Let’s talk: Black History Month


When I stepped into the role of CEO and owner at talkStrategy, I knew that I had the huge responsibility to foster a brave space coupled with an inclusive agency culture open to all perspectives. I don’t take this responsibility lightly. I am proud of the team we have built, each person bringing their own perspectives to the work, to the enrichment of the agency and to each other as individuals. Beginning this month, we will embark on a year-long journey to learn more about each other, explore new perspectives, and have candid conversations. As communications professionals, our role is to help brands navigate the modern channel ecosystem. We hope this endeavor will introduce new thinking, making us better communicators, better stewards of the ecosystem, and frankly better humans. To ensure we have diverse perspectives, the exploration will be spearheaded by rotating members of our team of talkStrategists. I hope you join us over the next weeks and months, as well as join in the dialogue.

Let's talk: Gertude Batiste

During this Black History Month we are taking the time to acknowledge and honor Black professionals who have made contributions to the Marketing and Communications industry as a whole, as well as recognizing those who are history in the making. To kick it off, we’re highlighting Gertude Batiste, someone close to home and integral to our client, the Girl Scouts of Southwest Texas.

Gertrude Batiste, Membership Development Manager, Girl Scouts of South Texas

Batiste (1929-2020) was born in Houston, Texas, to a United Methodist minister and English teacher mother. Gertrude became a member of the first all-Black Girl Scouts troop in Houston, foreshadowing her career in volunteer work and passion for cross-cultural understanding and the advancement of girls and women. She graduated Magna Cum Laude from Wiley College with a B.A. in sociology and religious education and married her husband, Harold Batiste. Later when her daughter became involved in the same organization as a Junior Girl Scout, Batiste was elected the first Black president of the local board of directors and served from 1983-1985. That same year she joined the San Antonio Area Council of Girl Scouts staff as a field executive who desired to provide equal access to girl scouting on the eastside of San Antonio. Her duties included the recruitment and outreach development for girl scouting in eight regions: Martin Luther King, Kitty Hawk, Randolph, White, Wood, Cole and Alamo Heights. She retired in 1992 as Membership Development Manager.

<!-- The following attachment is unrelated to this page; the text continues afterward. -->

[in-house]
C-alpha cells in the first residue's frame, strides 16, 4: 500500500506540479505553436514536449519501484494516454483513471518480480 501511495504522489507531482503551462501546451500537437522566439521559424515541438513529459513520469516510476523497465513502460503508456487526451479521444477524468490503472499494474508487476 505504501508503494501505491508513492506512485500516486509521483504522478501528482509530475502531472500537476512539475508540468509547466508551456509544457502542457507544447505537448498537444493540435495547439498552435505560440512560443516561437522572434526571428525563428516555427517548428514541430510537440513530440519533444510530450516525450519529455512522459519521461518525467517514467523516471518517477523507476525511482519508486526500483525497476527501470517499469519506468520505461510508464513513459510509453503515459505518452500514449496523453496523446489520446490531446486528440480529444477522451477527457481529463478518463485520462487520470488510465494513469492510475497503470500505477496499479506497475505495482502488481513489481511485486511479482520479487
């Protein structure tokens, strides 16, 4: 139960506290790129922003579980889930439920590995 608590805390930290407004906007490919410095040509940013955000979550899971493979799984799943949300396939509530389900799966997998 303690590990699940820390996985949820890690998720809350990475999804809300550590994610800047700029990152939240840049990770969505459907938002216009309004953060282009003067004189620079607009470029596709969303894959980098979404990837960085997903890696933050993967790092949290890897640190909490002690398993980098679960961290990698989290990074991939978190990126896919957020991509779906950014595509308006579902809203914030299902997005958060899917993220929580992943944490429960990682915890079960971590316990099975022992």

Gertrude Batiste was a highly decorated and respected pillar of her community. She served on several boards and committees, including the president of the United Methodist Women at Windcrest United Methodist Church in San Antonio, president of the San Antonio Alumnae Chapter of the Delta Sigma Theta Sorority, San Antonio Women’s Celebration and Hall of Fame, and The Great Ladies of San Antonio. She was also a founding member of the San Antonio Chapter of the National Coalition of 100 Black Women. 


Gertrude and her husband, Lieutenant Colonel Harold E. Batiste, Jr., USAF (Ret.), were married on Christmas Day and served their community together for 63 years.

Thank you for taking to the time to learn more with us about the impact of Black professionals in the field. Stay tuned throughout the coming months for more moments of reflection and homage. Follow for more talkStrategy storytelling at @wetalkstrategy.

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